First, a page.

16 - 22 March 2000
Issue No. 473
|Published in Cairo by AL-AHRAM established in 1875|
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Palestinian anger risingBy Graham Usher
It took the time of a flight between the two destinations (i.e. about 30 minutes) for the "optimism" exuded by participants at Sharm Al-Sheikh summit last week to be dashed on the brutal political realities of the occupied Gaza Strip. "We are at the beginning of the road," said chief PLO negotiator, Yasser Abd Rabbo, after seven years of talks with Israel. "We cannot say there is success until we see actual steps on the ground and real implementation."
"Implementation" now seems to be the sole arbiter of "success" in the Oslo process. Whatever honeyed words were used to coat the deal at the Red Sea resort of Sharm Al-Sheikh, the plain fact is that Yasser Arafat "resolved" the latest crisis in the negotiations by basically surrendering to the same Israeli offer that had caused it at his "difficult" meeting with Ehud Barak in February. If the Israeli leader wore a relaxed smile at Sharm Al-Sheikh and the Palestinian leader a feigned one, it was because Barak had won and Arafat, again, had climbed down.
According to the agreement hammered out last week by Barak, Arafat and US Special Envoy Dennis Ross there will be a Framework Agreement on Oslo's final status issues but with a new "target date" (rather than a hard and fast deadline) in May. Palestinian negotiators may "request" territories to be included in Israel's imminent 6.1 per cent West Bank redeployment but on condition that they are subject to Israeli veto and do not include the Palestinian villages that border East Jerusalem. Even Israel's grudging submission of a date for Oslo's third and final redeployment ("the end of June") was tempered by Foreign Minister David Levy's comments that it will be "conditional" on the two sides reaching an understanding on borders in the Framework Agreement.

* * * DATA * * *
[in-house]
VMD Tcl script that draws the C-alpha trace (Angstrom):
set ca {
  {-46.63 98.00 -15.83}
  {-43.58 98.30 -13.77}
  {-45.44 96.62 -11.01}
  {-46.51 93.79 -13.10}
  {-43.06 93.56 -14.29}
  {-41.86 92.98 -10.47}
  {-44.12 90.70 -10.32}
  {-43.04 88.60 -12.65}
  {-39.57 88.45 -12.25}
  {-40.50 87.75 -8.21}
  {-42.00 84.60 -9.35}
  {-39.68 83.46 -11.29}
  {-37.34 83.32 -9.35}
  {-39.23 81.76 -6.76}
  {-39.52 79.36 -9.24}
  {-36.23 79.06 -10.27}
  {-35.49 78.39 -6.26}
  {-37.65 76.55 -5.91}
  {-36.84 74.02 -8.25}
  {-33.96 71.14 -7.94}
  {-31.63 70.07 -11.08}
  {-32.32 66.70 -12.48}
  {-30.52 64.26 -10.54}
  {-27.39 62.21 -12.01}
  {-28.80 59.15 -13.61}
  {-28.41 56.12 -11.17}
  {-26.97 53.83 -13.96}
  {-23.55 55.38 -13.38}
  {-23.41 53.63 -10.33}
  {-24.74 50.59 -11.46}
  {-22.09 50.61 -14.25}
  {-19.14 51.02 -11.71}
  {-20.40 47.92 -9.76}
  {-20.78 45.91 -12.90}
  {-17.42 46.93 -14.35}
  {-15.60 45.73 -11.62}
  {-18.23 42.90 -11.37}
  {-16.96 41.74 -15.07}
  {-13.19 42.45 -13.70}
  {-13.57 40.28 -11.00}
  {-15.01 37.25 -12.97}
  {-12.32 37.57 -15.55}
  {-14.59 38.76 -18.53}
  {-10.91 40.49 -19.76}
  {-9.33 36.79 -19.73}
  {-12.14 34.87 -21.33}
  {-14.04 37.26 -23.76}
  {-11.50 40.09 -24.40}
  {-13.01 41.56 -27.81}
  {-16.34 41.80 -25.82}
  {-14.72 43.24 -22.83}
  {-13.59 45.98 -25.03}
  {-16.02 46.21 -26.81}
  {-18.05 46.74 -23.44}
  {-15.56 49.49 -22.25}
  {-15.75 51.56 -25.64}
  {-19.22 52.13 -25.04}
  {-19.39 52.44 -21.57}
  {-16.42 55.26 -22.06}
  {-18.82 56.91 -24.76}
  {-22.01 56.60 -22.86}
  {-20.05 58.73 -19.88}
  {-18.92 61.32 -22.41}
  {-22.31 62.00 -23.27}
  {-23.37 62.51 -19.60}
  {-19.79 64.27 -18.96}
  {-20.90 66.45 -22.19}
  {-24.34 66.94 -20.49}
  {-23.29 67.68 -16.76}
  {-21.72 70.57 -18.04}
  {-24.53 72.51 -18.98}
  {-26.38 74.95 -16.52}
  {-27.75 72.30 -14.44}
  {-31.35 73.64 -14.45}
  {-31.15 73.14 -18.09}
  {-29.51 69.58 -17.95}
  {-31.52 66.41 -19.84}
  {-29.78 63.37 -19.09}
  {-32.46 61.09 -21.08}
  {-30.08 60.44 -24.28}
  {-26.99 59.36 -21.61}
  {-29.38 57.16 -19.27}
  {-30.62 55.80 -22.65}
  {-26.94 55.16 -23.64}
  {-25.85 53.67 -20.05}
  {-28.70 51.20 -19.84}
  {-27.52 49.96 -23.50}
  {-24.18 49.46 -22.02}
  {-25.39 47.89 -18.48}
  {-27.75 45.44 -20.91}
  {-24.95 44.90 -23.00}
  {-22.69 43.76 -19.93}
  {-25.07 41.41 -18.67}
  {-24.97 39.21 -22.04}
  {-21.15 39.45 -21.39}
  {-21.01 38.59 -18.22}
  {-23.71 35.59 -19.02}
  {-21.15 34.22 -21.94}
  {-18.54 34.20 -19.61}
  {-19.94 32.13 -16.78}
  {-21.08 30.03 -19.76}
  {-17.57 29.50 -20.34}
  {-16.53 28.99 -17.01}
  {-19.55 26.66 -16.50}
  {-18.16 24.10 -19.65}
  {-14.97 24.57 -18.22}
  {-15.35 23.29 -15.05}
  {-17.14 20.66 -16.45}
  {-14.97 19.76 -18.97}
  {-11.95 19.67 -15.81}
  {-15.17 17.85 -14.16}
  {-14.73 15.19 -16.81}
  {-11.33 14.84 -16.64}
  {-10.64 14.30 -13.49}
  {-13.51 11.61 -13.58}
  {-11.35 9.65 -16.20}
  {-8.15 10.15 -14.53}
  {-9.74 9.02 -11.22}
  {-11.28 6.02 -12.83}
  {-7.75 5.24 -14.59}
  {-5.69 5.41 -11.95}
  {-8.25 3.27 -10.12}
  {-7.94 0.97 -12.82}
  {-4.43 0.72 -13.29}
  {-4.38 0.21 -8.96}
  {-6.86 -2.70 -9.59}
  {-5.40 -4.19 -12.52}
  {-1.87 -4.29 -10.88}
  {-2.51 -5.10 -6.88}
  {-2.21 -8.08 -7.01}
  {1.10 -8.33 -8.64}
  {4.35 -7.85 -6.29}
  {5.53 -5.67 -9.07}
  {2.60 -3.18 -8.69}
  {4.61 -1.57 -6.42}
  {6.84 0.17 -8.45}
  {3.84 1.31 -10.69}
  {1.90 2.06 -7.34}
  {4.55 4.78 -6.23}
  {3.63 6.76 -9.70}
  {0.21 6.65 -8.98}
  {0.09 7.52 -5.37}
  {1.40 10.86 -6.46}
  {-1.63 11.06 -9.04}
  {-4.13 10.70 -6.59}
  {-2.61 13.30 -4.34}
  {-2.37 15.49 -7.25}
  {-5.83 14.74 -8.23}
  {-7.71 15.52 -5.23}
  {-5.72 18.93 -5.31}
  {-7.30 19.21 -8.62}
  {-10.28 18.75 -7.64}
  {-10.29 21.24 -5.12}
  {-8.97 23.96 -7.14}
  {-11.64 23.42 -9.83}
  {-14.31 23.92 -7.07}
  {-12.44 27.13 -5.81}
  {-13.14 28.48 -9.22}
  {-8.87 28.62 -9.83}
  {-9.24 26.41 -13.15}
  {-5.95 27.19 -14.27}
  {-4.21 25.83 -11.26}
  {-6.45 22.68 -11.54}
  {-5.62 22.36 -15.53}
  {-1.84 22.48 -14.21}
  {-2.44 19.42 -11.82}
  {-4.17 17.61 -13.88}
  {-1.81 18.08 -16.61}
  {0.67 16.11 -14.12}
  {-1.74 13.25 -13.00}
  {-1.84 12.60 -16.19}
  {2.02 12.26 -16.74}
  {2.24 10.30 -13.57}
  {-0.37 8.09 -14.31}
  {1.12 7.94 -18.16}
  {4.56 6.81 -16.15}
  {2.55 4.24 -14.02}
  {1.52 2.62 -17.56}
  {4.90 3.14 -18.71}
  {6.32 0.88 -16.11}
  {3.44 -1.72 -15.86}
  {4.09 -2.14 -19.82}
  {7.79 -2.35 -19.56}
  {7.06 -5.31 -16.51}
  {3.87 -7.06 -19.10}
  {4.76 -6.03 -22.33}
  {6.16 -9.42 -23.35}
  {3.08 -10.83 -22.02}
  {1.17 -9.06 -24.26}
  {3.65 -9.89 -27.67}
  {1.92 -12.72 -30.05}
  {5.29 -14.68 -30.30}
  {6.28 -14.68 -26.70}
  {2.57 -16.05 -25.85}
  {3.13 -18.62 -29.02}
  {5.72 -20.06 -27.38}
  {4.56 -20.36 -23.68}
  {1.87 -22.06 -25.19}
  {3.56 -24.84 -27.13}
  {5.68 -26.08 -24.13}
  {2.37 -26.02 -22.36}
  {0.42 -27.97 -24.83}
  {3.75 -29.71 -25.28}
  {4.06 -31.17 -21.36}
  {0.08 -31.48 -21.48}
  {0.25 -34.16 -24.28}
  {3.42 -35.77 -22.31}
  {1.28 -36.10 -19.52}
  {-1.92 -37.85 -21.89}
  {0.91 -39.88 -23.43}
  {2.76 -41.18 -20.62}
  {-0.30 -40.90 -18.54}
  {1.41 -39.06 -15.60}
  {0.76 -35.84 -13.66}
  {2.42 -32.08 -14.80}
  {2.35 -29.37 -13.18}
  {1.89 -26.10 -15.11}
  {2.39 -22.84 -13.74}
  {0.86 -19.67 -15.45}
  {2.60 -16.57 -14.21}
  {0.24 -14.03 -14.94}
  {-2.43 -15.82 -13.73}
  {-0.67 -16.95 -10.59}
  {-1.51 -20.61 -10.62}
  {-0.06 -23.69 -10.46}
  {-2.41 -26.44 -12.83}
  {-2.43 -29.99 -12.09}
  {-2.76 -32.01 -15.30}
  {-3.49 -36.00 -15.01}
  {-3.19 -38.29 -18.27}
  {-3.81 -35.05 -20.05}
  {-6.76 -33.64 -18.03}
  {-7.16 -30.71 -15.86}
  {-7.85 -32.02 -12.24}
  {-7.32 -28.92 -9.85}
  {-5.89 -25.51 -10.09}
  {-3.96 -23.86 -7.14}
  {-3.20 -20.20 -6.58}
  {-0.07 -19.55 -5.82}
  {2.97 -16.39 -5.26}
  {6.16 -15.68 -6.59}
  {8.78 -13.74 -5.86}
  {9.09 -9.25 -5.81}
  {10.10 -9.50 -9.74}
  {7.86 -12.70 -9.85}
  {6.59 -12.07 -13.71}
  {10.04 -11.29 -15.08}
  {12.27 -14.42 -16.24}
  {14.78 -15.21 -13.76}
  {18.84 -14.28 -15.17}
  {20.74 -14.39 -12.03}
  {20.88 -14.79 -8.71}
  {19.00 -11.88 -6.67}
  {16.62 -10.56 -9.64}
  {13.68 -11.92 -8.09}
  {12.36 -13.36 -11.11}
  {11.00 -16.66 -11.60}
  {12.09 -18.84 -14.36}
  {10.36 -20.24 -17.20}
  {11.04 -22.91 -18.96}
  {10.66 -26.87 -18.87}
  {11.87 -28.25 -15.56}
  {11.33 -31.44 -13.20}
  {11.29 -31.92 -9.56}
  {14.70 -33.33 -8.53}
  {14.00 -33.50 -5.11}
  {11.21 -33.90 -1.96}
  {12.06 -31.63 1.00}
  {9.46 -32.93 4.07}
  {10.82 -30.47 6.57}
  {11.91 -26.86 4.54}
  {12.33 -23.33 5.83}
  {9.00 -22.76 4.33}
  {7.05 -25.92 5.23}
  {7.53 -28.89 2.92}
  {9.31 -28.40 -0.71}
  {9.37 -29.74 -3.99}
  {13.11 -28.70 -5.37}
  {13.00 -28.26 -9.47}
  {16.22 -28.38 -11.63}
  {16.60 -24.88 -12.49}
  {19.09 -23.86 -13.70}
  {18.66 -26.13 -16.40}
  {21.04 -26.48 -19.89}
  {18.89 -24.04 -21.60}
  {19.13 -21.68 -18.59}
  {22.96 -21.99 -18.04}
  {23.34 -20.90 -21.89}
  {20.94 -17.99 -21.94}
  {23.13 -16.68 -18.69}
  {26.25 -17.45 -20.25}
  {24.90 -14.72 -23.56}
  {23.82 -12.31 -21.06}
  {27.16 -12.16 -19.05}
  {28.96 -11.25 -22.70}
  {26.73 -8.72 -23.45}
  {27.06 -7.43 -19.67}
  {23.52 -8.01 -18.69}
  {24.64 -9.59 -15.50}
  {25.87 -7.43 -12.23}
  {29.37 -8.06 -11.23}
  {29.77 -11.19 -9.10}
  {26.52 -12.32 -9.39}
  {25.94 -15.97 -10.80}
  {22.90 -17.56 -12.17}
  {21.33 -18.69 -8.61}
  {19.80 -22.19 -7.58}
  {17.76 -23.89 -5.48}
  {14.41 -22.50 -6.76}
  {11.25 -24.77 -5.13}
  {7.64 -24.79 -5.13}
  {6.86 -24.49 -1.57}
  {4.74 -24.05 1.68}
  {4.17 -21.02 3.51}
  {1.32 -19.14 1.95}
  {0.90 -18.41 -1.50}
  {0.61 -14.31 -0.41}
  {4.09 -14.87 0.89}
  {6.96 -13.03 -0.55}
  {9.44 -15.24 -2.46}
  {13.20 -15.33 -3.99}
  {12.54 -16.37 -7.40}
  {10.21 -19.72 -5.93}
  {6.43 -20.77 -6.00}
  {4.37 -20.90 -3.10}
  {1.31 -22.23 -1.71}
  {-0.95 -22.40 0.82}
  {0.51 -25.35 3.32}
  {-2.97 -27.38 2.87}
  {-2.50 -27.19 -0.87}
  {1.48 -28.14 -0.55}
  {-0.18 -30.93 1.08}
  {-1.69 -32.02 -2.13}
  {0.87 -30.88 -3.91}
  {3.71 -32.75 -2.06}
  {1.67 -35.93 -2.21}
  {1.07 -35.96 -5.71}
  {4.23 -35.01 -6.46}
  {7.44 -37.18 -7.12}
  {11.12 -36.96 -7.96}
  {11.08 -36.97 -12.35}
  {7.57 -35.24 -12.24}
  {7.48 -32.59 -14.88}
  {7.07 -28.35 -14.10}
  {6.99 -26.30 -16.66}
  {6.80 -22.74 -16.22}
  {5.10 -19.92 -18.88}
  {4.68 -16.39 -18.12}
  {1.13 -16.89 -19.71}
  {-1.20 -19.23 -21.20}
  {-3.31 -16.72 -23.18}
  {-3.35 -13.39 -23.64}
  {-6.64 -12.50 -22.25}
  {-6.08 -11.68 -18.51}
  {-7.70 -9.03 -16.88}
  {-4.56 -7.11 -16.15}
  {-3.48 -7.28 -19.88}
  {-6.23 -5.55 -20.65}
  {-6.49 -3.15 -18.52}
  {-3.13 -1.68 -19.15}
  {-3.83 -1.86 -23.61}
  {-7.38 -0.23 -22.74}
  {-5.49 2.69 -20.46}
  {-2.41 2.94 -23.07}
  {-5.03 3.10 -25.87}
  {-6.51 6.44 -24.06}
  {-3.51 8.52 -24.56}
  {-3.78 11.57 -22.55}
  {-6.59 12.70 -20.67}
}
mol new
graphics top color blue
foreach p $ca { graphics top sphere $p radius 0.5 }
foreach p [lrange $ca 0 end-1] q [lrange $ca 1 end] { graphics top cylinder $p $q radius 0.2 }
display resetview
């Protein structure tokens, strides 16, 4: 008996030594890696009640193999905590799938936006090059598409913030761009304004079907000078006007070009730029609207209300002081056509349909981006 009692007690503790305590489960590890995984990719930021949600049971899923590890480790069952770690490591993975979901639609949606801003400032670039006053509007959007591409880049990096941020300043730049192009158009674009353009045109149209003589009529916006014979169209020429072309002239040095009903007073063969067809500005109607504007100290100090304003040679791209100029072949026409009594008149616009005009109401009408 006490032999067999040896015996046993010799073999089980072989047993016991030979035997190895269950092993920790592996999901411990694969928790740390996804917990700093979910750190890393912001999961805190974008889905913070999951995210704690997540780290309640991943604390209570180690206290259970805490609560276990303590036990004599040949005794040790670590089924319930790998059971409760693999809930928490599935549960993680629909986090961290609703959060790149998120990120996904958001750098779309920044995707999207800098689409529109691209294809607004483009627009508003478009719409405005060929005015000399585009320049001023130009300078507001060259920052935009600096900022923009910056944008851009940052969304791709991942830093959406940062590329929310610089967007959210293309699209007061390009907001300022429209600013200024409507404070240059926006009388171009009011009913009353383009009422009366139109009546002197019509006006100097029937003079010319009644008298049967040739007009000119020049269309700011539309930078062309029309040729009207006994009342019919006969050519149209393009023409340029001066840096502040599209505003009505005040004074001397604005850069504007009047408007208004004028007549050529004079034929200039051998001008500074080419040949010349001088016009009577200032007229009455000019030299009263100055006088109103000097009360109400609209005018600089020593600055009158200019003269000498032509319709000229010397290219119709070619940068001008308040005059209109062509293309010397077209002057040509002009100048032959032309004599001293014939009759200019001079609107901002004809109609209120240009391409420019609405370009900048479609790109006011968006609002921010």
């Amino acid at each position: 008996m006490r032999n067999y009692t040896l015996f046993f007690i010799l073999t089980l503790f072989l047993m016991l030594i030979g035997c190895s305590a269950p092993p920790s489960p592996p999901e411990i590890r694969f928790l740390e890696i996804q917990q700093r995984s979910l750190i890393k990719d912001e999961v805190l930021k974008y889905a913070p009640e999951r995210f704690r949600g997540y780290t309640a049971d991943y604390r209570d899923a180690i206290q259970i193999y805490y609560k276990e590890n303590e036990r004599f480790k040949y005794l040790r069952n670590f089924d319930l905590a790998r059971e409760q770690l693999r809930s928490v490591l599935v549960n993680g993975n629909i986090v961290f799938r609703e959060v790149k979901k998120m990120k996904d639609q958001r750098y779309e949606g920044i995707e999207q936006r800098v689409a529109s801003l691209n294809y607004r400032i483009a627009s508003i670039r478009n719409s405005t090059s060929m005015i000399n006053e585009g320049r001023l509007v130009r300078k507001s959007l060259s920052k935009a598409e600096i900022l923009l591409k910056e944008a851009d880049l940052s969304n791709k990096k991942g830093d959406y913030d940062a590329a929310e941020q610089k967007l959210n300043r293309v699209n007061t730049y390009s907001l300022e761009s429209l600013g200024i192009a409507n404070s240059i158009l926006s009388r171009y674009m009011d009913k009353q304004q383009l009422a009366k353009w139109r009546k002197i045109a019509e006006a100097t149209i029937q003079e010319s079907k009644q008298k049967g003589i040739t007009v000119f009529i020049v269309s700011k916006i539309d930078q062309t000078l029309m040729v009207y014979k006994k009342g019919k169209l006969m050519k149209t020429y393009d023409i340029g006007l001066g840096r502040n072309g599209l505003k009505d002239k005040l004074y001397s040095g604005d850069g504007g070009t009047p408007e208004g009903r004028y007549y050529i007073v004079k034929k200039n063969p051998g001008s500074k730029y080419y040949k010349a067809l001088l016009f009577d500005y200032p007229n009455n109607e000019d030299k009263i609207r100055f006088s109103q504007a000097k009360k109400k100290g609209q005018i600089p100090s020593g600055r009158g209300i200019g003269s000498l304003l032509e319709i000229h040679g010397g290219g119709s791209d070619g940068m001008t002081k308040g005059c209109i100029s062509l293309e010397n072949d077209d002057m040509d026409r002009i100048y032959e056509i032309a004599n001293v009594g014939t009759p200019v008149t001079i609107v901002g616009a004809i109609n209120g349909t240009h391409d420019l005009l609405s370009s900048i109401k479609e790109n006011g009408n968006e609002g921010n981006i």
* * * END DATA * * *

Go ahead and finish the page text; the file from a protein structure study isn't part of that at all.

Above all, according to Israeli political analyst Shimon Shiffer, the deal at Sharm Al-Sheikh gave Barak what he craved most. "The time and resources that he devoted to the resolution of the crisis with the Palestinians he can now devote to the thing that he feels is truly important: exhausting all the possibilities of reaching an agreement with Syria in the coming months."
The obvious question is why did the Palestinian leader decide to accept goods that less than a week before he had unceremoniously rejected, amid the usual threats that "year 2000 is the year of the Palestinian state" and that he was about to "heat up the Palestinian street." The short answer is that Arafat tends to bow when faced with the combined might of Israel and the US, all of whom prevailed on him to diffuse the crisis on the Palestinian track the better to smooth Barak's way on the Syrian. But there was also another pressure working against any notion Arafat may have had about "heating up the Palestinian street" to further his diplomatic ends -- the simmering discontent of his people.